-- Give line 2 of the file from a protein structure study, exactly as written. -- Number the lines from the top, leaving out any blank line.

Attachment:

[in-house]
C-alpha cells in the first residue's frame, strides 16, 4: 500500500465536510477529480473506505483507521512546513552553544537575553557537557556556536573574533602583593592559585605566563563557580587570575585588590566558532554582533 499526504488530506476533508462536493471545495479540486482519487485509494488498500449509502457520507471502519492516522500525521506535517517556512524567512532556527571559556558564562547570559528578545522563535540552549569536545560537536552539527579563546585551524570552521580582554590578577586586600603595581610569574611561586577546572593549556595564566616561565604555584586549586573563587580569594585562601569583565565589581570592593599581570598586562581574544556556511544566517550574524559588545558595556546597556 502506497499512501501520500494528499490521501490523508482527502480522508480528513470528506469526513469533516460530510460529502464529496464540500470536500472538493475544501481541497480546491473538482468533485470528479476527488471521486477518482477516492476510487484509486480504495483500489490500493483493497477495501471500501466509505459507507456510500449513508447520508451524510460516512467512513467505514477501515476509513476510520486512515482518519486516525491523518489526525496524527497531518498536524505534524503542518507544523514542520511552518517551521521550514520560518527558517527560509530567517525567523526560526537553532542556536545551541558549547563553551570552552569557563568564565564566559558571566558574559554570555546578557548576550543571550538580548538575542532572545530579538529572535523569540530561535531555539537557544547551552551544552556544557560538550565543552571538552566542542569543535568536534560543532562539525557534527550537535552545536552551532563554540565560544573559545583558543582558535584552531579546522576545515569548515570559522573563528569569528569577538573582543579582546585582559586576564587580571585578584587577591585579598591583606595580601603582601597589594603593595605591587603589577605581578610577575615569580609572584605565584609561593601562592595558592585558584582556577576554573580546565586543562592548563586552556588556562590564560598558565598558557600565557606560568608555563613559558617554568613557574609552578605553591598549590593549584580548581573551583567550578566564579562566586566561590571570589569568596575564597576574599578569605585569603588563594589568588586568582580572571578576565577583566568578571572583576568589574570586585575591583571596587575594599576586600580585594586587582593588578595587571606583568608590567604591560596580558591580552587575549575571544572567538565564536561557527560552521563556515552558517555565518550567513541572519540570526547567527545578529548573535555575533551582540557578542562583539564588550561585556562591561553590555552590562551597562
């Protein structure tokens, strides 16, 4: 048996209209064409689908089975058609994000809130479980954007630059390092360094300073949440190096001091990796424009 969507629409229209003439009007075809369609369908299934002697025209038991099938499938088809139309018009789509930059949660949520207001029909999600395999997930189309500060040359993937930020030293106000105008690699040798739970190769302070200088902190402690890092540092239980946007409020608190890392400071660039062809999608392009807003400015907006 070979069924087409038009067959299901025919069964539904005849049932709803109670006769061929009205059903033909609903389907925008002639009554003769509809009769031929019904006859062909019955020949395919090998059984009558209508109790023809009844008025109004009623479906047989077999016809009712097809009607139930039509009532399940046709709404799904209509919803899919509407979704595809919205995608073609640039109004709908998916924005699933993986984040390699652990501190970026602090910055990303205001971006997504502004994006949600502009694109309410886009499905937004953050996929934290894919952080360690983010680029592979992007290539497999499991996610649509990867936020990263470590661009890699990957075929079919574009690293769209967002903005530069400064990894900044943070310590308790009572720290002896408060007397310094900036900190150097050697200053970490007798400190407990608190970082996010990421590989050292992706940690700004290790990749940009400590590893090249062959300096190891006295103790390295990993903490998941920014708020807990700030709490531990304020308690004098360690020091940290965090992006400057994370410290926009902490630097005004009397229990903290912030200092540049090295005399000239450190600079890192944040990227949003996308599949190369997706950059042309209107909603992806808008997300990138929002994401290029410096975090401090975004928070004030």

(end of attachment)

C-alpha cells in the first residue's frame, strides 16, 4: 500500500465536510477529480473506505483507521512546513552553544537575553557537557556556536573574533602583593592559585605566563563557580587570575585588590566558532554582533 499526504488530506476533508462536493471545495479540486482519487485509494488498500449509502457520507471502519492516522500525521506535517517556512524567512532556527571559556558564562547570559528578545522563535540552549569536545560537536552539527579563546585551524570552521580582554590578577586586600603595581610569574611561586577546572593549556595564566616561565604555584586549586573563587580569594585562601569583565565589581570592593599581570598586562581574544556556511544566517550574524559588545558595556546597556 502506497499512501501520500494528499490521501490523508482527502480522508480528513470528506469526513469533516460530510460529502464529496464540500470536500472538493475544501481541497480546491473538482468533485470528479476527488471521486477518482477516492476510487484509486480504495483500489490500493483493497477495501471500501466509505459507507456510500449513508447520508451524510460516512467512513467505514477501515476509513476510520486512515482518519486516525491523518489526525496524527497531518498536524505534524503542518507544523514542520511552518517551521521550514520560518527558517527560509530567517525567523526560526537553532542556536545551541558549547563553551570552552569557563568564565564566559558571566558574559554570555546578557548576550543571550538580548538575542532572545530579538529572535523569540530561535531555539537557544547551552551544552556544557560538550565543552571538552566542542569543535568536534560543532562539525557534527550537535552545536552551532563554540565560544573559545583558543582558535584552531579546522576545515569548515570559522573563528569569528569577538573582543579582546585582559586576564587580571585578584587577591585579598591583606595580601603582601597589594603593595605591587603589577605581578610577575615569580609572584605565584609561593601562592595558592585558584582556577576554573580546565586543562592548563586552556588556562590564560598558565598558557600565557606560568608555563613559558617554568613557574609552578605553591598549590593549584580548581573551583567550578566564579562566586566561590571570589569568596575564597576574599578569605585569603588563594589568588586568582580572571578576565577583566568578571572583576568589574570586585575591583571596587575594599576586600580585594586587582593588578595587571606583568608590567604591560596580558591580552587575549575571544572567538565564536561557527560552521563556515552558517555565518550567513541572519540570526547567527545578529548573535555575533551582540557578542562583539564588550561585556562591561553590555552590562551597562